JAMES Graham has revealed his fairytale farewell from rugby league almost did not happen – for political and sporting reasons.
The England prop was originally told he could not leave Australia and had he been forced to stay, he would have quit.
Graham walked away with the Super League trophy in his hand after St Helens’ dramatic Grand Final win after returning from the NRL.
However, the 35-year-old told of the ‘mass panic’ he had to get home after authorities said he could not return – and he admitted he was ready to retire mid-season at St George-Illawarra Dragons.
He said: “They wouldn’t let me leave the country. I got an e-mail on the Thursday saying my application had been rejected, I had to re-apply, with no apparent reason as to why it had been rejected.
“There was mass panic. I was scheduled to fly on the Monday evening but I got my confirmation that I could fly at 2pm that day.
“My head was spinning to be honest. I was disheartened with how the season was going at St George and after one defeat I said to Paul Wellens, ‘I think I’m ready to hang them up, I’m ready to quit.'
“He said, ‘What at the end of the season?’ I was like, ‘No, now.’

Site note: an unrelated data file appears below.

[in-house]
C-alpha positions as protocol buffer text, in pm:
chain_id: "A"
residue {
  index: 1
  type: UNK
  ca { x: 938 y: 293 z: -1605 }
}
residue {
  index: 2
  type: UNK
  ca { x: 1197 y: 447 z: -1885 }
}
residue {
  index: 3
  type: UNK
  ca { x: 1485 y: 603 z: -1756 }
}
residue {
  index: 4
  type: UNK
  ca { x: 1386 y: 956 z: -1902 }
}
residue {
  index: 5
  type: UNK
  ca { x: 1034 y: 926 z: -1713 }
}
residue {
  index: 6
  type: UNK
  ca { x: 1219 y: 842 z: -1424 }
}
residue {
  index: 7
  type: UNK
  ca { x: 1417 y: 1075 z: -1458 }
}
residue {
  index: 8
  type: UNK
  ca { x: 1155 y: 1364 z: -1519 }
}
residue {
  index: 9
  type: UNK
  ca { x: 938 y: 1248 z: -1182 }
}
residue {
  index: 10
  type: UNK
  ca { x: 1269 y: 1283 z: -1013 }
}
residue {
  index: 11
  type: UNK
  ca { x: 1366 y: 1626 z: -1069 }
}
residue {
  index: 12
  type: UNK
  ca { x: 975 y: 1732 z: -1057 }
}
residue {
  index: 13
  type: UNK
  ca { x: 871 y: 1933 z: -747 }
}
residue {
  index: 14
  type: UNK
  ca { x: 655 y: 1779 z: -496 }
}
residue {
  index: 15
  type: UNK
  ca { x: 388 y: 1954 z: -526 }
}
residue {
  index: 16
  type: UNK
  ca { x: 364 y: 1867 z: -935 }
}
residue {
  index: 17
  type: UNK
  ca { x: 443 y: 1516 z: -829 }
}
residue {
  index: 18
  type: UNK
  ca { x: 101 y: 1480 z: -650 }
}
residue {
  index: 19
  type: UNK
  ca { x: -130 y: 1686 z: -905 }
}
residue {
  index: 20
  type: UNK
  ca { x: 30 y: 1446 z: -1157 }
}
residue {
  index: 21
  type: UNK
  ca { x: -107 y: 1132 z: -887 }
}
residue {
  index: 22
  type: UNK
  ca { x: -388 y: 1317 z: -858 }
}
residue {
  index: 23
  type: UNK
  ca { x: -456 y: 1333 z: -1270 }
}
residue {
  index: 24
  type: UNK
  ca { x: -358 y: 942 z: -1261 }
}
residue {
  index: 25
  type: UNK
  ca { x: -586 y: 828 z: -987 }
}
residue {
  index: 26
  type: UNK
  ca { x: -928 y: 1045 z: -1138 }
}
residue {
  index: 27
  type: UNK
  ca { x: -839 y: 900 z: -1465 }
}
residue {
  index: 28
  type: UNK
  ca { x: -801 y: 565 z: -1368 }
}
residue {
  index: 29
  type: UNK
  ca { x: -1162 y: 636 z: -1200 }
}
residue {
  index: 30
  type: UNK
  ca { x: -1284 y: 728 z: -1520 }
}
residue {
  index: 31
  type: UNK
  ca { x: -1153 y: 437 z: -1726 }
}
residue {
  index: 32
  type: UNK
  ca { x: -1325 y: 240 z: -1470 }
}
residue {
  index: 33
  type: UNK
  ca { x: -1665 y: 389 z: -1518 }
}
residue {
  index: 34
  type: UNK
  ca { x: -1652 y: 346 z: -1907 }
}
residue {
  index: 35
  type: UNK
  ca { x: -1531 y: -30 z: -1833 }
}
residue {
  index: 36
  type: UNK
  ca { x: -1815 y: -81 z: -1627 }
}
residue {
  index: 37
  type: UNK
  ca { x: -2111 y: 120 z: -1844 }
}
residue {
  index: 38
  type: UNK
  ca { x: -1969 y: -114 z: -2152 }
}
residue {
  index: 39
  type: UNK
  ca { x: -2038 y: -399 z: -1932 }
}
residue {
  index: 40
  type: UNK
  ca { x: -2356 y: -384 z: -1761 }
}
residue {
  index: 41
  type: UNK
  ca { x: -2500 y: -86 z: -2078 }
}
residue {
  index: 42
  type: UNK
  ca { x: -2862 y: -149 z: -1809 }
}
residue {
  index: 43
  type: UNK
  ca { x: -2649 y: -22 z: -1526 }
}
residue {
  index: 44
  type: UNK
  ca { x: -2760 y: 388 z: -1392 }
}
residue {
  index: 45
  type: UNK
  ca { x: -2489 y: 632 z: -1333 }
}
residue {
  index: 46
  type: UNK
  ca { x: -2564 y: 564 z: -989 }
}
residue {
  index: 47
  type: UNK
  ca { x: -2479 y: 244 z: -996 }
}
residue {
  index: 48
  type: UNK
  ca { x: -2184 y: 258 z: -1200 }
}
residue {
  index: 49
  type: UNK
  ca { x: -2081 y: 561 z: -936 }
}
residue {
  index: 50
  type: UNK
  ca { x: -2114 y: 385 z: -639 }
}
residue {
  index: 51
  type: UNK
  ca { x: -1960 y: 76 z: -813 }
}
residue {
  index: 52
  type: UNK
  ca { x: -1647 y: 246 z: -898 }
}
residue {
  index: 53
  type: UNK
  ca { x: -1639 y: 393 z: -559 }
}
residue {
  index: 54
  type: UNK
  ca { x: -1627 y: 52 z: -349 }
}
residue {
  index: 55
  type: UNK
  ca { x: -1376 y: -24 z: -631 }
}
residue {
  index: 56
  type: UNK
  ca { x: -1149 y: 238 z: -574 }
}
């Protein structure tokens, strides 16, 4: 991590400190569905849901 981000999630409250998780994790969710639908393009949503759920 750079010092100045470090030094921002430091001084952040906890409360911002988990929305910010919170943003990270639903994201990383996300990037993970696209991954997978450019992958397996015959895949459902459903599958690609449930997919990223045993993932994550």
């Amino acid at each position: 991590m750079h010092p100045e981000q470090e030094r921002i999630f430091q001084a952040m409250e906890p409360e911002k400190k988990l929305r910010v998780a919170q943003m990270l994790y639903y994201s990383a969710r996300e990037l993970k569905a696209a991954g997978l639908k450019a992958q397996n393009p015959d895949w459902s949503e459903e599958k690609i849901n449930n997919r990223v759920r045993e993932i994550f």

“But he said, ‘Why don’t you speak to Saints about replacing Luke Thompson?’ I said, ‘I’m not talking about next year, I’m talking about now.’
“However he replied, ‘Tommo’s leaving. He’s coming over soon.’
“We’d been talking about the possibility of next season, the dynamics of that conversation changed. I wanted to come back and the coach was happy with that.”
Graham will return to Sydney to start life after playing, hopefully with a role at St George and media work with Fox Sports.
He will also have an operation on his hip, which he describes as ‘usually reserved for the elderly.’
But the buzz of Jack Welsby’s try after the hooter that gave Saints an 8-4 win – after a wait for video confirmation – may not have left him.
Graham told the club: “I’ve watched the highlights back but I get nervous about what could happen.
“I didn’t want to go off too early before it was official then have to come back to earth and reality then try and map out what extra time would be like.
“I was all over the place as Wigan’s bench was cheering and saying, ‘He’s offside,’ but the fourth official said, ‘James, it’s going to be a try.’”
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